[1] N. A. Bert, V. V. Chaldyshev, N. A. Cherkashin, V. N. Nevedomskiy, V. V. Preobrazhenskii, M. A. Putyato, B. R. Semyagin, V. I. Ushanov, M. A. Yagovkina, “Metallic AsSb nanoinclusions strongly enriched by Sb in AlGaAsSb metamaterial”, J. of Appl. Phys. 125, 145106 (2019).

[2] M. A. Luong, N. Cherkashin, B. Pécassou, Ch. Sabbione, F. Mazen, A. Claverie, Effect of Nitrogen Doping on the Crystallization Kinetics of Ge2Sb2Te5, Nanomaterials, MDPI, 11 (7), 1729 (2021).

contact :

We have sought to develop a method to quantify micrometer-scale deformation with nanoscale spatial resolution and ~10-4 X-ray accuracy in epitaxial heterostructures composed of multiple multilayers, i.e., deeply implanted ionic regions. For this purpose, we have invented a technique called “Moiré by Sample Design” (MoSD). This method allows the measurement of deformations in single-crystal structures, in cross-section and in plan view, via the formation of “controlled” moiré fringes while using conventional microscopes.  The idea is to make a sample in the form of a stack containing the structure to be measured and a known reference crystal. Images then reveal moiré fringes from which the deformation fields in the structure under study can be extracted. By adjusting the angle of rotation between the two blades, the period of these fringes can be adjusted and thus maps of the strain fields can be obtained with nanometer resolution [1, 2] (Fig. 6.2). Having developed a moiré image processing algorithm, MoSD demonstrates the possibility of mapping two-dimensional strain fields with nanoscale spatial resolution (≥ 2 nm), an ultimate accuracy of 1×10-4 and a field of view twenty times larger than offered by GPA; this technique can be implemented using a conventional transmission electron microscope of modest cost.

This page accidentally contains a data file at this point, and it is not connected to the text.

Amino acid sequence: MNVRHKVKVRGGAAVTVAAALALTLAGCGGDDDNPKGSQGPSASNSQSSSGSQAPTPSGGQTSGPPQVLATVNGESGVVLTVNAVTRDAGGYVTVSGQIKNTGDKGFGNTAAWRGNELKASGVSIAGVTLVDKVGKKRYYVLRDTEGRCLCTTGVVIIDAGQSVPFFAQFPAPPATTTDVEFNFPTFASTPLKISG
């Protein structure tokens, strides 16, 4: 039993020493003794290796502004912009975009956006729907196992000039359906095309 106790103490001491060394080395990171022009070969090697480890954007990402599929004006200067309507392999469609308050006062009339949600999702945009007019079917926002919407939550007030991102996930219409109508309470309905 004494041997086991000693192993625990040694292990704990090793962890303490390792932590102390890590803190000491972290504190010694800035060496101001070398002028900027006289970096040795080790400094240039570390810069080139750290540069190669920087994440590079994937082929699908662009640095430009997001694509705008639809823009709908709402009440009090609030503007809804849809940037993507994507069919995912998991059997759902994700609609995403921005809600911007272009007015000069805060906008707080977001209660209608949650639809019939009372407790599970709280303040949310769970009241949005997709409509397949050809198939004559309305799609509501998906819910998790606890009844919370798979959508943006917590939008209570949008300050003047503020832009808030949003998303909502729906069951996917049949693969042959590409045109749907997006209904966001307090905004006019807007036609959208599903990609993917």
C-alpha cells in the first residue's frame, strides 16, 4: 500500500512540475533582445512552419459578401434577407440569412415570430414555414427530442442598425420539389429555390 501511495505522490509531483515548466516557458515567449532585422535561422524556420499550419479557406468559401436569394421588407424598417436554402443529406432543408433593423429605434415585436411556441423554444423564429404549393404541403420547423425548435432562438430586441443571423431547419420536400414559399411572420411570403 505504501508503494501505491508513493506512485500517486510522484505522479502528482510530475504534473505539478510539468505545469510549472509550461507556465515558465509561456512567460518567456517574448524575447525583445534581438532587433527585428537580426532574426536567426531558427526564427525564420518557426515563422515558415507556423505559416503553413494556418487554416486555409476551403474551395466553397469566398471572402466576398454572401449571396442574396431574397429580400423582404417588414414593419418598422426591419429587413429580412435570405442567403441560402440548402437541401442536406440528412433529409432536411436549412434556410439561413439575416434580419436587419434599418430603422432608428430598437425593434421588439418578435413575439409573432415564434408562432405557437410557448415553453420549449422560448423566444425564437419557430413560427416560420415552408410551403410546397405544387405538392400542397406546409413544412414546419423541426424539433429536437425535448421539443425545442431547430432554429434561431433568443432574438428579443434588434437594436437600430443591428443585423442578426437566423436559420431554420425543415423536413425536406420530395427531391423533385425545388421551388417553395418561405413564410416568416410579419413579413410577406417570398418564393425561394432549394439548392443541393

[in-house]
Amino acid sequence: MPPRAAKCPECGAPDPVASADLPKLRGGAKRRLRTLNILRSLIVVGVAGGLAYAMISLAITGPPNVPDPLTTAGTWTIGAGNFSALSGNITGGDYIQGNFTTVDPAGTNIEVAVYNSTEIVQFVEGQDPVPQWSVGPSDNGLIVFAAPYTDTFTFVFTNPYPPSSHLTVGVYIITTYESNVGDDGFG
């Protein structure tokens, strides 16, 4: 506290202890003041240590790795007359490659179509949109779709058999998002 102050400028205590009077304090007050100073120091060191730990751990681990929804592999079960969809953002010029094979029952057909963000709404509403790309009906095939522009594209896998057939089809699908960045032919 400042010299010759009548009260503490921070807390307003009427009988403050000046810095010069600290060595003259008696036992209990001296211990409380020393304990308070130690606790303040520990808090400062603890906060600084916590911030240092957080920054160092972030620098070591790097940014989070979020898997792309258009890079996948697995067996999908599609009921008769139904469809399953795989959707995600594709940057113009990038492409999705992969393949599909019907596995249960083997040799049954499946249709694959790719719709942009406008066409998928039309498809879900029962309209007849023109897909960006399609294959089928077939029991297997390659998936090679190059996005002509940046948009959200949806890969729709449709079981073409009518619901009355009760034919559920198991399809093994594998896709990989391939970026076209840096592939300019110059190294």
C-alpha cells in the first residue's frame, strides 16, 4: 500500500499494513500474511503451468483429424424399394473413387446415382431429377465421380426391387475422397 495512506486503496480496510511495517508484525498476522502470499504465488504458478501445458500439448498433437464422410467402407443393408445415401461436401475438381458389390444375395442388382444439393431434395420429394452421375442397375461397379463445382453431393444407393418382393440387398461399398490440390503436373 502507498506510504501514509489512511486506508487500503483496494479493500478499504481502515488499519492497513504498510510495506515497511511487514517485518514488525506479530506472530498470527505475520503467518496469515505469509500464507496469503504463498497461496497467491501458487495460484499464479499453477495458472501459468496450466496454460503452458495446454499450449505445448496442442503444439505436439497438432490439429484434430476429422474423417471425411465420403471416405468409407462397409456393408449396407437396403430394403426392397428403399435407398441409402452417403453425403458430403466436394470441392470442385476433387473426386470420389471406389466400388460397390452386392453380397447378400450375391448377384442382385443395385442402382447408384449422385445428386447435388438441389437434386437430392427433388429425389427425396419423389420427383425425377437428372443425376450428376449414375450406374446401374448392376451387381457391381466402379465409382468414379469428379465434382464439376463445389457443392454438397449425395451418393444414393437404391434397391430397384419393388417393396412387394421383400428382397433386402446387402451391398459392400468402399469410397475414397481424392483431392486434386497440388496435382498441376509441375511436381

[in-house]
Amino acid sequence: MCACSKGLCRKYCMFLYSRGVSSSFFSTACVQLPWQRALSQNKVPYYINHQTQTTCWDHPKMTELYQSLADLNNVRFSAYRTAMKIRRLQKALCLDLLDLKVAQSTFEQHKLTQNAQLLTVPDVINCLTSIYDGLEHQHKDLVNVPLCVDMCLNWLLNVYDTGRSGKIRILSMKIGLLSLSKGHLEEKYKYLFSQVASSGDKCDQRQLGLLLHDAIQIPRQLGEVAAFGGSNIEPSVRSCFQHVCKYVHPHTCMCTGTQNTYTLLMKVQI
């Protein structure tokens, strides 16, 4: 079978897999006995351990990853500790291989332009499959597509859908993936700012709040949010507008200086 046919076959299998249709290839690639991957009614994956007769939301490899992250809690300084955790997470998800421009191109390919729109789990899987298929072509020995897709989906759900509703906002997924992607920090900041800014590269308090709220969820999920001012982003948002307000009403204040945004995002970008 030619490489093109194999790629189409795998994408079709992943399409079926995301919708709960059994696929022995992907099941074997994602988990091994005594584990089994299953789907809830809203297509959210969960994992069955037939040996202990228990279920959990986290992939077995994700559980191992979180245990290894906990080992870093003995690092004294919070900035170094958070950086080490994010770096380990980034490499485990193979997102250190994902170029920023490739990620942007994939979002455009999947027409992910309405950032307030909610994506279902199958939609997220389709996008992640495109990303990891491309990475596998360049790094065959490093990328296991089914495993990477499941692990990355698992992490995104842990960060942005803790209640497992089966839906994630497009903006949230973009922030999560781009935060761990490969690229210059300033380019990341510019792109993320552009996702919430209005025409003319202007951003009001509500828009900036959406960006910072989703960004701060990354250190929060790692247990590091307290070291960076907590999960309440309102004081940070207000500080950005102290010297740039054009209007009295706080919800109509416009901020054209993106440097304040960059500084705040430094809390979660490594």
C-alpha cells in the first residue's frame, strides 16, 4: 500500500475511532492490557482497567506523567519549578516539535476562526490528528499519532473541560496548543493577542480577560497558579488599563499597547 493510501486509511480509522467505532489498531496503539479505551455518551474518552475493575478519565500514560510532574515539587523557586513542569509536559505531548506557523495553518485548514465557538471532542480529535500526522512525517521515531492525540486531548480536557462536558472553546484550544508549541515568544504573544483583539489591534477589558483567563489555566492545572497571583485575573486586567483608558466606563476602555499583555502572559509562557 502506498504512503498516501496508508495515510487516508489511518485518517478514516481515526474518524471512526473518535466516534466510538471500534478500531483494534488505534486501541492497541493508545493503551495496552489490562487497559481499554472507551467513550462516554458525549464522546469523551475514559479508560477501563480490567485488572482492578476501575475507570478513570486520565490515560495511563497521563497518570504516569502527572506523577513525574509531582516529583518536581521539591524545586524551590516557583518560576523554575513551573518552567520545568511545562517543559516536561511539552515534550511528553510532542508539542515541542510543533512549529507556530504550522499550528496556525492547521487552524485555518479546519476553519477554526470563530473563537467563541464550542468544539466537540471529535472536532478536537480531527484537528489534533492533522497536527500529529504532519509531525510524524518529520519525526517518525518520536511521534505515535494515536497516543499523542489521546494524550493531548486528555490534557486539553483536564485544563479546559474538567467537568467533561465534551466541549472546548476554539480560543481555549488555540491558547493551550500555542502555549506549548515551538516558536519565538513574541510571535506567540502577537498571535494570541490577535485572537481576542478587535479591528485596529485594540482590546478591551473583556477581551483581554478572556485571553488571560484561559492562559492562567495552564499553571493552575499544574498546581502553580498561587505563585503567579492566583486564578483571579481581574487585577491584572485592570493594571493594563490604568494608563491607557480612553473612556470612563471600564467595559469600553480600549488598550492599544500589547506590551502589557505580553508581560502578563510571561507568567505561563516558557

Figure 6.2 MoSD: In-plane exx and out-of-plane ezz strain measured by MoSD and calculated by FEM in: (a) Si1-xGex multilayers [110]: conventional image, moiré, and the profiles of exx and ezz; (b) 3D mechanically coupled In0.4Ga0.6P islands formed on (112)GaAs substrate; (c) 3D mechanically coupled SiGe islands formed on (001)Si substrate.

[1] N. Cherkashin, T. Denneulin, M. J. Hÿtch, “Electron microscopy by specimen design: application to strain measurements”, Scientific Reports 7, 12394 (2017).

[2] N. N. Ledentsov, V. A. Shchukin, Yu. M. Shernyakov, M. M. Kulagina, A. S. Payusov, N. Yu. Gordeev, M. V. Maximov, A. E. Zhukov, T. Denneulin, and N. Cherkashin, “Room-temperature yellow-orange (In,Ga,Al)P-GaP laser diodes grown on (n11) GaAs substrates,” Opt. Express 26 (11), 13985-13994 (2018).

7. Development of a theory/simulation platform for realistic ab initio transport in spin-orbitron devices

contact :

While early progress in spintronics relied mainly on phenomenological modelling (drift-diffusion and semi-classical Boltzmann transport equations), much more advanced quantum theoretical methodologies have made it possible to calculate magnetic and transport properties from realistic band structures obtained by ab initio methods based on density functional theory (DFT). However, due to the high computational cost, it is very difficult to model at the ab initio level magnetic skyrmions characterised by non-collinear spin textures of several nanometres width, induced by the spin-orbit coupling and resulting from the competition between different magnetic interactions. To this end, we will develop an ab initio large-scale spin-orbit transport platform that will allow us to model realistic quantum transport through skyrmions.

  • Theory and implementation of new features in DFT +NEGF (non-equilibrium Green’s functions) based codes: spin-orbit torque, spin-charge orbital pumping, effects beyond linear response.